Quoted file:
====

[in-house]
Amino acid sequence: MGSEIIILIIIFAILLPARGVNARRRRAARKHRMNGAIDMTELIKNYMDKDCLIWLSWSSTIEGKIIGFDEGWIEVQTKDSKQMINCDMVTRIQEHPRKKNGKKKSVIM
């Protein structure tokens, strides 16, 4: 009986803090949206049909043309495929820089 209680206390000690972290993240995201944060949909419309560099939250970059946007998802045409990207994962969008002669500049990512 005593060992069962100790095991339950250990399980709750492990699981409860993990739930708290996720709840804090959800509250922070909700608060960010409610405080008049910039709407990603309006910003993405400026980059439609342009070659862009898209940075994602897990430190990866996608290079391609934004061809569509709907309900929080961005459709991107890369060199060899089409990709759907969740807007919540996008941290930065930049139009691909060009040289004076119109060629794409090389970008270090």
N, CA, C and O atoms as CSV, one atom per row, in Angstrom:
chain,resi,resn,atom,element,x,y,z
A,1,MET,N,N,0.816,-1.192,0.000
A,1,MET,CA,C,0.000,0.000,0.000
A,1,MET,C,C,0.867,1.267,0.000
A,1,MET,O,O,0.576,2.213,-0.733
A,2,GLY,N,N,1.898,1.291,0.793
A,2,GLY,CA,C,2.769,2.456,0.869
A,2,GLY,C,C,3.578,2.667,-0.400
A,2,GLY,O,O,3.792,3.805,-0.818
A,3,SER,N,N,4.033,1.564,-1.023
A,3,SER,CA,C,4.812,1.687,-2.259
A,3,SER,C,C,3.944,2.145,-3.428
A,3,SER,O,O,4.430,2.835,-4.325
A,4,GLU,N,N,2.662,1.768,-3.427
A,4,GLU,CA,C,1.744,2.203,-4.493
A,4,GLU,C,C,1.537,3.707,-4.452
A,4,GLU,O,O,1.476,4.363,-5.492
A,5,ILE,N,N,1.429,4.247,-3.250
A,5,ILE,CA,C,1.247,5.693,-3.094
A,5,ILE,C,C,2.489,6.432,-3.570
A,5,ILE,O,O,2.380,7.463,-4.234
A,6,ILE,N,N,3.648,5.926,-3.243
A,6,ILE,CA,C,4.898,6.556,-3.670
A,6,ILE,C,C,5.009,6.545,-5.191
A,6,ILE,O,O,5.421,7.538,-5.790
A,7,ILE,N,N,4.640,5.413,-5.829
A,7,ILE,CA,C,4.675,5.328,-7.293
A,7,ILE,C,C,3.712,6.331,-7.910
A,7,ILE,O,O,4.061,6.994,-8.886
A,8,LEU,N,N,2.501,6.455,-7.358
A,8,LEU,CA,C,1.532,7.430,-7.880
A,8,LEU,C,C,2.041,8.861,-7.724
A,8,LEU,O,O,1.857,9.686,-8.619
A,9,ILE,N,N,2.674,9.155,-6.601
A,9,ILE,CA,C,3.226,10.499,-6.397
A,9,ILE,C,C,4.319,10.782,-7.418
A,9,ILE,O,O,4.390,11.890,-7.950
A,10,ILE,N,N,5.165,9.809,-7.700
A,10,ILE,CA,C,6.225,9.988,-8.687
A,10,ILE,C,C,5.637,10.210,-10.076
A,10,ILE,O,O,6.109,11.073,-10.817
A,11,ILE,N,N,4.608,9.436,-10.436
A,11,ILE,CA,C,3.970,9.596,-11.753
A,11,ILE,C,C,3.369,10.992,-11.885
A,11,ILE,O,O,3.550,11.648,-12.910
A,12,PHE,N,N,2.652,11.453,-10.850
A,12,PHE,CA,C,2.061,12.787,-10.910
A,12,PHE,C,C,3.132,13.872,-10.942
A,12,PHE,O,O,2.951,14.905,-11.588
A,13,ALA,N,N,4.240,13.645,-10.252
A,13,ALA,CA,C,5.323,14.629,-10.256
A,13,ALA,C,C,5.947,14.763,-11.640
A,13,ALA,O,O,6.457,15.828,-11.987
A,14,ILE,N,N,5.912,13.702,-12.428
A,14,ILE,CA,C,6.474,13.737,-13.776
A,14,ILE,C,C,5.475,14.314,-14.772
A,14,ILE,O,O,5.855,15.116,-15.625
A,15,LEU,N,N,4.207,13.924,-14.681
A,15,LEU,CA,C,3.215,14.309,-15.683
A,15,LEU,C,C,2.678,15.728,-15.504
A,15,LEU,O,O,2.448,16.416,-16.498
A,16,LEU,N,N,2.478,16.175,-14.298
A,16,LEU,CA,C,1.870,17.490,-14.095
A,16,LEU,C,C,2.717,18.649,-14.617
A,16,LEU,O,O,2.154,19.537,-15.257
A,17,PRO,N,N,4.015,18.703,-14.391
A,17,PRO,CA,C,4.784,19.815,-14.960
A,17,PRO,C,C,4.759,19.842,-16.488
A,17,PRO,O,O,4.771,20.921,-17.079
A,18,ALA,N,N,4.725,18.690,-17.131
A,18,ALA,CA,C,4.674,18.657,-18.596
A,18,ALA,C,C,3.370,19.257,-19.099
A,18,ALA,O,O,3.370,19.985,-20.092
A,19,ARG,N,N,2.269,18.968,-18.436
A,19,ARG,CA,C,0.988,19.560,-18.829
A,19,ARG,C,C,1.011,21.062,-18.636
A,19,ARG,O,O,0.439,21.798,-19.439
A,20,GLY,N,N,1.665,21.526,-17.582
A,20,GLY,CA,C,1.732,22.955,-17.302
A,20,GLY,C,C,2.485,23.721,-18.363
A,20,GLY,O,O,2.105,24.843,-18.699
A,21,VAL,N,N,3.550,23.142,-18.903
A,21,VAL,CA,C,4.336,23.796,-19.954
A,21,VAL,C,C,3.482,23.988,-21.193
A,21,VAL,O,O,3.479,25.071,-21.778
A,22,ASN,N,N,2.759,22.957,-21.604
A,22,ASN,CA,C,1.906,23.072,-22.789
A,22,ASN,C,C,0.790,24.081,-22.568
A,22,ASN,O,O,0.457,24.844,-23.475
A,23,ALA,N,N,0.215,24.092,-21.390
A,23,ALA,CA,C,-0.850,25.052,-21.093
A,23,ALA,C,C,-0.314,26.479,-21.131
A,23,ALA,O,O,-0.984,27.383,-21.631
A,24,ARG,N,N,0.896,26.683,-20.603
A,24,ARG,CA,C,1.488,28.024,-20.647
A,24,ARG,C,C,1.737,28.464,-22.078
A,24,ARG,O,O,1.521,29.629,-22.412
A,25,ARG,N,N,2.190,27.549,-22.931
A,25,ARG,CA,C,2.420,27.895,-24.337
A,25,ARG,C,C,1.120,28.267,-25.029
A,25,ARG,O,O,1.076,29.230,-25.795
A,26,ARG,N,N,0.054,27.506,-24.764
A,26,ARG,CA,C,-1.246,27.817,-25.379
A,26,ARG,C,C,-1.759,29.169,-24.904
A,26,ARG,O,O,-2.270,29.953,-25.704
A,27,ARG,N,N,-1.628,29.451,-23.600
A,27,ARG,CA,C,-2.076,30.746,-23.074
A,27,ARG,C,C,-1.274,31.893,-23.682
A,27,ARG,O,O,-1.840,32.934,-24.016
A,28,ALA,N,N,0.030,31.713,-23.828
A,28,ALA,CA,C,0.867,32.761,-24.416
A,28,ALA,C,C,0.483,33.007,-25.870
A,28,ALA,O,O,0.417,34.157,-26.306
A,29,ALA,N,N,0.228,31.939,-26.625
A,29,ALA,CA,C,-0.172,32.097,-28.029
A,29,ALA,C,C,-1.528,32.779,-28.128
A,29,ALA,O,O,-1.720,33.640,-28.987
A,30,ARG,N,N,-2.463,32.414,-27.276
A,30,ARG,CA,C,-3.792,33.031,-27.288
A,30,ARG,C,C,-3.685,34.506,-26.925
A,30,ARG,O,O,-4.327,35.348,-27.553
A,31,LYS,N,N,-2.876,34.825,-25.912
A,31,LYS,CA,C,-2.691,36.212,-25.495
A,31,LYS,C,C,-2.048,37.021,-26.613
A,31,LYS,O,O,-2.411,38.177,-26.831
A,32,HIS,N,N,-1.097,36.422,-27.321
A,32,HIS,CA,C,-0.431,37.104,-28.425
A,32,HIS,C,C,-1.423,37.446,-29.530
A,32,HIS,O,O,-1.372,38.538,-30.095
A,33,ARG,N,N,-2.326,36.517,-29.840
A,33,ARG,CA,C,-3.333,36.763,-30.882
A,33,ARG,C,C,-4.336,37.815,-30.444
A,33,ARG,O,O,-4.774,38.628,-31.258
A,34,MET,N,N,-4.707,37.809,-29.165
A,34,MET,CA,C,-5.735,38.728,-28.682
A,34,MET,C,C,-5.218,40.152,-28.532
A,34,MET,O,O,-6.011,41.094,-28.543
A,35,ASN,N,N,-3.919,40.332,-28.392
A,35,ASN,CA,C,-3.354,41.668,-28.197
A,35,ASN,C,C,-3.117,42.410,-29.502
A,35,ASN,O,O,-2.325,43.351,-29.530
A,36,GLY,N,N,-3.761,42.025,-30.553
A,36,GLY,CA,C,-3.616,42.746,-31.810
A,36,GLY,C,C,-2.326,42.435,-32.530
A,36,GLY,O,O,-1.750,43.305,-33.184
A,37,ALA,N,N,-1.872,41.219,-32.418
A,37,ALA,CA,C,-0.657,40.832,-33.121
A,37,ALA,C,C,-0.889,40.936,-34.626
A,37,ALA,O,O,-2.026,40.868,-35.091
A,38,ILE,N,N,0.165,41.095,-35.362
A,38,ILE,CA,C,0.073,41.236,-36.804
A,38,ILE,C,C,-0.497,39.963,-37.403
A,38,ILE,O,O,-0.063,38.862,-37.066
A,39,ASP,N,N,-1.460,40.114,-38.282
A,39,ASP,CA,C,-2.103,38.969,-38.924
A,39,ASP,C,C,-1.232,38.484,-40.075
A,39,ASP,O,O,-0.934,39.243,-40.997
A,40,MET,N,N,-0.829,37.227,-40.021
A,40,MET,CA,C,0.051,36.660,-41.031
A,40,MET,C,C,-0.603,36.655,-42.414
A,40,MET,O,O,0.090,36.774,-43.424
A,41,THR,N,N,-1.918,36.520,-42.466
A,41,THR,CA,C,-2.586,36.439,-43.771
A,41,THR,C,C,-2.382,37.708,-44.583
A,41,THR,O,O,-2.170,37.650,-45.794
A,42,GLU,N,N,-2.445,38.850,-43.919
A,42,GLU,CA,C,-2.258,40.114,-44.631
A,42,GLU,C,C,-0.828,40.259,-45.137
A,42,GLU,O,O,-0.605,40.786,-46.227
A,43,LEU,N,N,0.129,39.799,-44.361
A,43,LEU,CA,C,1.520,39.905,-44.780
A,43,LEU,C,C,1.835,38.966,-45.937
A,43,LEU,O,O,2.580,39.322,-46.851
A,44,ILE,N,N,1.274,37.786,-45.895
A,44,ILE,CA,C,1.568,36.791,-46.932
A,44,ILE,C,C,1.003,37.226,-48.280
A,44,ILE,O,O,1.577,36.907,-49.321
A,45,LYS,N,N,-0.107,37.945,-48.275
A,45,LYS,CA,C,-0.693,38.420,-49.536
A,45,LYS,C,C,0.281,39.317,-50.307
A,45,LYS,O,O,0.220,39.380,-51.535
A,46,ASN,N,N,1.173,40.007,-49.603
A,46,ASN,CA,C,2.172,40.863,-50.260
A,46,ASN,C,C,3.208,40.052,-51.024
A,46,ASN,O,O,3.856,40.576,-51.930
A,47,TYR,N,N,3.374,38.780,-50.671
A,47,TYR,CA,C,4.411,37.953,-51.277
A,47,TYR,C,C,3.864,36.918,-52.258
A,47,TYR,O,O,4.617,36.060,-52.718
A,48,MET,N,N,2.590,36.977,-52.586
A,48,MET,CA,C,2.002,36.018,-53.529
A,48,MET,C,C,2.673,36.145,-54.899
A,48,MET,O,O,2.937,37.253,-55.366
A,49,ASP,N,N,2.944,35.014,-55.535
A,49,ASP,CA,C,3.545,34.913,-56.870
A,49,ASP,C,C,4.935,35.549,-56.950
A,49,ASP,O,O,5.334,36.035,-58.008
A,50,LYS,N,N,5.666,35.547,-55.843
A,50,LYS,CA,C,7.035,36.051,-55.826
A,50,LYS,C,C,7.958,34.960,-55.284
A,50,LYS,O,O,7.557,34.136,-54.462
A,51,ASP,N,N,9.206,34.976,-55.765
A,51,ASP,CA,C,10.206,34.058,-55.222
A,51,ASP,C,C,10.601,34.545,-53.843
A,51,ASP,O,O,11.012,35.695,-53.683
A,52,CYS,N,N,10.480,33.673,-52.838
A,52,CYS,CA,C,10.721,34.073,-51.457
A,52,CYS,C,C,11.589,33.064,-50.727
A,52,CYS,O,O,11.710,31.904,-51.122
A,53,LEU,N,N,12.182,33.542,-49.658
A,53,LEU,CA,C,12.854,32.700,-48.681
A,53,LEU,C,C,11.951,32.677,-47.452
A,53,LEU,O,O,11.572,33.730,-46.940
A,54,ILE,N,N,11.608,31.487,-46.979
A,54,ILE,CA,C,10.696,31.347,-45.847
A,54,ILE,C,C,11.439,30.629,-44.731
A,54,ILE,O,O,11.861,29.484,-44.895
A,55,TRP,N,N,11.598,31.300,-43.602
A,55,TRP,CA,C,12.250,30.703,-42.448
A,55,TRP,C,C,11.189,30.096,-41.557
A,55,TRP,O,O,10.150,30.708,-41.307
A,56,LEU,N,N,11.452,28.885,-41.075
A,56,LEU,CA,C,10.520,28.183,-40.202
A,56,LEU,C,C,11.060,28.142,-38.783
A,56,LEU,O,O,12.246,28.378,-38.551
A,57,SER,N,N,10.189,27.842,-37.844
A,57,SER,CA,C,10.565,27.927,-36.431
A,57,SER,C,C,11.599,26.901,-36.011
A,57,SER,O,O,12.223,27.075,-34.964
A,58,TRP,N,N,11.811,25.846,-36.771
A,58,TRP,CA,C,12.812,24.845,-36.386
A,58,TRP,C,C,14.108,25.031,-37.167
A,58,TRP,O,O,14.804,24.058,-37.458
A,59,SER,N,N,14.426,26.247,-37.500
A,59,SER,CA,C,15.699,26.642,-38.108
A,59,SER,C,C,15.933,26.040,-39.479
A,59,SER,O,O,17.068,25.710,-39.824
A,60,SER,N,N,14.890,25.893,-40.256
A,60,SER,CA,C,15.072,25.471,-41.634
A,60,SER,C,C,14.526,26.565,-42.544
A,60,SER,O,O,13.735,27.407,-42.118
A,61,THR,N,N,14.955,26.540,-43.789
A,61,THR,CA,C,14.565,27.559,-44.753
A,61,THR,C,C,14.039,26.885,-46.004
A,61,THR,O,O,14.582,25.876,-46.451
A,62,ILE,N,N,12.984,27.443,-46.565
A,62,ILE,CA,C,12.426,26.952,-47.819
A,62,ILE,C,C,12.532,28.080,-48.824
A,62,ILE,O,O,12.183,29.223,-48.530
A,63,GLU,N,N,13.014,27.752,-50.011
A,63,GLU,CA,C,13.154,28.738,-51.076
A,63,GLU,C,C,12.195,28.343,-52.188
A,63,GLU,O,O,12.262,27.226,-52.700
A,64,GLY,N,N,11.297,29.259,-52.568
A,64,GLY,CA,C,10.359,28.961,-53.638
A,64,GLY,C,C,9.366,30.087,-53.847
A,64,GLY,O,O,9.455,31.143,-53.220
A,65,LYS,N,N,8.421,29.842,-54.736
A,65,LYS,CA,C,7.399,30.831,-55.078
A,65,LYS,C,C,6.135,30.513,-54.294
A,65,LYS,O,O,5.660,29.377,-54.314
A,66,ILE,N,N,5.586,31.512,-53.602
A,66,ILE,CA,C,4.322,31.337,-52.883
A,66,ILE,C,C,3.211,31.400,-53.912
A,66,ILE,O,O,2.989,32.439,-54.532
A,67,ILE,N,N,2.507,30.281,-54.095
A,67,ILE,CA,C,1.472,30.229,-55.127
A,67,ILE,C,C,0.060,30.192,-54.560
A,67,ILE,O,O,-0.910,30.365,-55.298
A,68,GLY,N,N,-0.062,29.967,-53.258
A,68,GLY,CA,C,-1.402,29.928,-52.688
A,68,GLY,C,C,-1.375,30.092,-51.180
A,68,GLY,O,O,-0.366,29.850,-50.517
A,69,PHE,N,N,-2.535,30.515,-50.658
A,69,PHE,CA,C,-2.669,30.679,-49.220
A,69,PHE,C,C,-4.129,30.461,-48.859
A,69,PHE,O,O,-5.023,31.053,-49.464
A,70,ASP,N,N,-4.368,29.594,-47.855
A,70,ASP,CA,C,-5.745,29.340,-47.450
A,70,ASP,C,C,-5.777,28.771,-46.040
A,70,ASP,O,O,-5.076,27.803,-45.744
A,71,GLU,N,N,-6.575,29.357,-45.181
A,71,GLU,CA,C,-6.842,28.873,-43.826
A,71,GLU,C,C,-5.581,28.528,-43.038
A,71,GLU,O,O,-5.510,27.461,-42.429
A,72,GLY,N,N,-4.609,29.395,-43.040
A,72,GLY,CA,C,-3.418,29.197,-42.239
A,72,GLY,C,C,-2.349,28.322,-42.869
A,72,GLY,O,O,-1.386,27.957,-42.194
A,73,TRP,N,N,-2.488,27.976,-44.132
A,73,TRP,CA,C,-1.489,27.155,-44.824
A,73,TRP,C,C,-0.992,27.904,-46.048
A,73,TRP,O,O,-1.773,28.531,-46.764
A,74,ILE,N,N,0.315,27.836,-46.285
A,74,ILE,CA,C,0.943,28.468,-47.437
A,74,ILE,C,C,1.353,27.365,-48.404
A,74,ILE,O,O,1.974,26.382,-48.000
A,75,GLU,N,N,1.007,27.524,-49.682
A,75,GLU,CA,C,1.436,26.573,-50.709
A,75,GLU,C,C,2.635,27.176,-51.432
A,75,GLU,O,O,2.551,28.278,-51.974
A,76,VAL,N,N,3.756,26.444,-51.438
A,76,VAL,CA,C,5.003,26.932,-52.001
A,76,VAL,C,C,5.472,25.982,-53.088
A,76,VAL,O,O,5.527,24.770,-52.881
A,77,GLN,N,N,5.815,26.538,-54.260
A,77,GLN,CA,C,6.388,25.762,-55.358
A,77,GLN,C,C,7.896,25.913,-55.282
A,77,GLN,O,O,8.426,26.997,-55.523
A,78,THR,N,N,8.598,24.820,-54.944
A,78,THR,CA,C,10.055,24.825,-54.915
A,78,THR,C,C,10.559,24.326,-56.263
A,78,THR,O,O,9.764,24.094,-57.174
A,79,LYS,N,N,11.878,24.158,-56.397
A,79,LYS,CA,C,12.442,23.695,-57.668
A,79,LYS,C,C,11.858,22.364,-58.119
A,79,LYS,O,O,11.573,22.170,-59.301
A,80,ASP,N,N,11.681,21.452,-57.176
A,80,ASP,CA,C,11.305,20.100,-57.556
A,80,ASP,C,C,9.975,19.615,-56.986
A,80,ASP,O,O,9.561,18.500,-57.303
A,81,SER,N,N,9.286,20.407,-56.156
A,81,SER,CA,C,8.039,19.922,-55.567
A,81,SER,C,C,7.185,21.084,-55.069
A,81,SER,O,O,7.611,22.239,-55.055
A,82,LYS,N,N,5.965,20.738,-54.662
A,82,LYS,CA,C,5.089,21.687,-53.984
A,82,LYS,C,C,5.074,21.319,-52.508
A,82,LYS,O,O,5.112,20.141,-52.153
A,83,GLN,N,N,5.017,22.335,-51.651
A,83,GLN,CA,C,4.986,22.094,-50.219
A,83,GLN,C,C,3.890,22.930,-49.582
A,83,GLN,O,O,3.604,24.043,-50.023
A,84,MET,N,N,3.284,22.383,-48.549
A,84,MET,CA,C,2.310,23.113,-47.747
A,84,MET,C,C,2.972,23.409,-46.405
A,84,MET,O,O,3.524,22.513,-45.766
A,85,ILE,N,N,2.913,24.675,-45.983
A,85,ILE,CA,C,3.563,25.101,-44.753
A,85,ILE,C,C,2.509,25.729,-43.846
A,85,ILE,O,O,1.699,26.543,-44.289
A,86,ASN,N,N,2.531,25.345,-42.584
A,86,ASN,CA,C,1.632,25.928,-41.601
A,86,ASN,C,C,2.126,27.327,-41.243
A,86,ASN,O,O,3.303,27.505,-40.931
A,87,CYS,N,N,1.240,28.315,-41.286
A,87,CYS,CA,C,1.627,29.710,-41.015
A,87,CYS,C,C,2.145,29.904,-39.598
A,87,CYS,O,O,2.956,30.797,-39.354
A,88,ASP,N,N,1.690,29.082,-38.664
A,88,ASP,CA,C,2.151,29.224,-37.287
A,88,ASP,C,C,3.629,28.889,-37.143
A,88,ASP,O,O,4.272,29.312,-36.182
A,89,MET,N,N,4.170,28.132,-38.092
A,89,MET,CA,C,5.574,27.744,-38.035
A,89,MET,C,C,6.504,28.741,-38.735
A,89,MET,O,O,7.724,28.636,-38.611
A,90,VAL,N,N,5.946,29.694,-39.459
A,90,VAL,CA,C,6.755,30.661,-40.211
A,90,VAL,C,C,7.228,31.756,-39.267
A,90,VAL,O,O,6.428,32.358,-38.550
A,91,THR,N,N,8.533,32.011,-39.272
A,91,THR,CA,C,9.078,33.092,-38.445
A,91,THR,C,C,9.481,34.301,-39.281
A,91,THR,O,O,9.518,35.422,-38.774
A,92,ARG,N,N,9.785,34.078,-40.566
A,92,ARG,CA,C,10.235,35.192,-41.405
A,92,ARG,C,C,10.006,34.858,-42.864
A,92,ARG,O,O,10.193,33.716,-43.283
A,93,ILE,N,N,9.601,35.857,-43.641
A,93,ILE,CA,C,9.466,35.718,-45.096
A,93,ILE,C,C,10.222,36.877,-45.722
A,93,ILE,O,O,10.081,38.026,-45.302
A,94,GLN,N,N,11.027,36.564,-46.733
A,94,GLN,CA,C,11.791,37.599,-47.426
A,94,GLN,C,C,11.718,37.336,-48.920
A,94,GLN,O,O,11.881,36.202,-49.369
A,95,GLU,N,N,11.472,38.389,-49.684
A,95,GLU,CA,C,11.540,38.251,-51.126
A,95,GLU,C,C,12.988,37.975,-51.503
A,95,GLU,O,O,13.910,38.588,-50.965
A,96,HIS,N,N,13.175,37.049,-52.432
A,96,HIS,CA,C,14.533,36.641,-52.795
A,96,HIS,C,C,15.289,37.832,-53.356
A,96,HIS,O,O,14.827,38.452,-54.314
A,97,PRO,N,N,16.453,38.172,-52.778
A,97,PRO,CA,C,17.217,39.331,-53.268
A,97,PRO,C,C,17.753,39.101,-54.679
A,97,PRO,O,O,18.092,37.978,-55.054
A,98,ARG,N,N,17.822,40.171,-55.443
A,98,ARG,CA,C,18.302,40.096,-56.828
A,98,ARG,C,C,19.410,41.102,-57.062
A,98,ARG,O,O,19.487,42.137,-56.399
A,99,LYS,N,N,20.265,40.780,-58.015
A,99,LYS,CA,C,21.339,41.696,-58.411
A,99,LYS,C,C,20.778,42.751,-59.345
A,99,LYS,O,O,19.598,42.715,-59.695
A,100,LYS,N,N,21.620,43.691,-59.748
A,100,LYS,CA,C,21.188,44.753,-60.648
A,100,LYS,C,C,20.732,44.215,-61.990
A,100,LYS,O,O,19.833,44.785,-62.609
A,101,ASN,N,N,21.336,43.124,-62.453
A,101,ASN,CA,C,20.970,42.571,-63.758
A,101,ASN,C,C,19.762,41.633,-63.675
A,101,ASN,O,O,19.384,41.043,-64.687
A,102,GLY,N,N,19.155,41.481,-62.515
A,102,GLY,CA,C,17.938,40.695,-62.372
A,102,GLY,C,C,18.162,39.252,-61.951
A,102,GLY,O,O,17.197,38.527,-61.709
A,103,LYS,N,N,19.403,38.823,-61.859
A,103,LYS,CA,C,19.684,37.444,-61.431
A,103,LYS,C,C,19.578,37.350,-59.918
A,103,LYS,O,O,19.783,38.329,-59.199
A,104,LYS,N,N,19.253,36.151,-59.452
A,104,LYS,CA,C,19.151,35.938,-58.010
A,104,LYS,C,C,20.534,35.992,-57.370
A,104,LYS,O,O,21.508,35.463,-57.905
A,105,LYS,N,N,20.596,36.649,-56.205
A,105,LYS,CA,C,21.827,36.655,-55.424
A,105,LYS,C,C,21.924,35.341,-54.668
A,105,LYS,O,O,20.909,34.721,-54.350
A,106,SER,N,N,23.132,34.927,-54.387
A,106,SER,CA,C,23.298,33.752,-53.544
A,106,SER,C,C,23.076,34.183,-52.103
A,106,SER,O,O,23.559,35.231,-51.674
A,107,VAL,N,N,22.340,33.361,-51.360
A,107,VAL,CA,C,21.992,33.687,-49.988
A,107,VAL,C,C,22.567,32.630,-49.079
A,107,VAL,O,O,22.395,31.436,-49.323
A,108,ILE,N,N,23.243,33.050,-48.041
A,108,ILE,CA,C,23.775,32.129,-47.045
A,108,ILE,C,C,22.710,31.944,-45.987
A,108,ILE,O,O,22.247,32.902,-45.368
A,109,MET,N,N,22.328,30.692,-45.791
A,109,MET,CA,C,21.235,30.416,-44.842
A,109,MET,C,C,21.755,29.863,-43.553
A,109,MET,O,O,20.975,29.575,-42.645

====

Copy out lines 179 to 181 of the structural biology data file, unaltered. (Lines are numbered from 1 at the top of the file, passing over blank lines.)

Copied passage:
A,44,ILE,CA,C,1.568,36.791,-46.932
A,44,ILE,C,C,1.003,37.226,-48.280
A,44,ILE,O,O,1.577,36.907,-49.321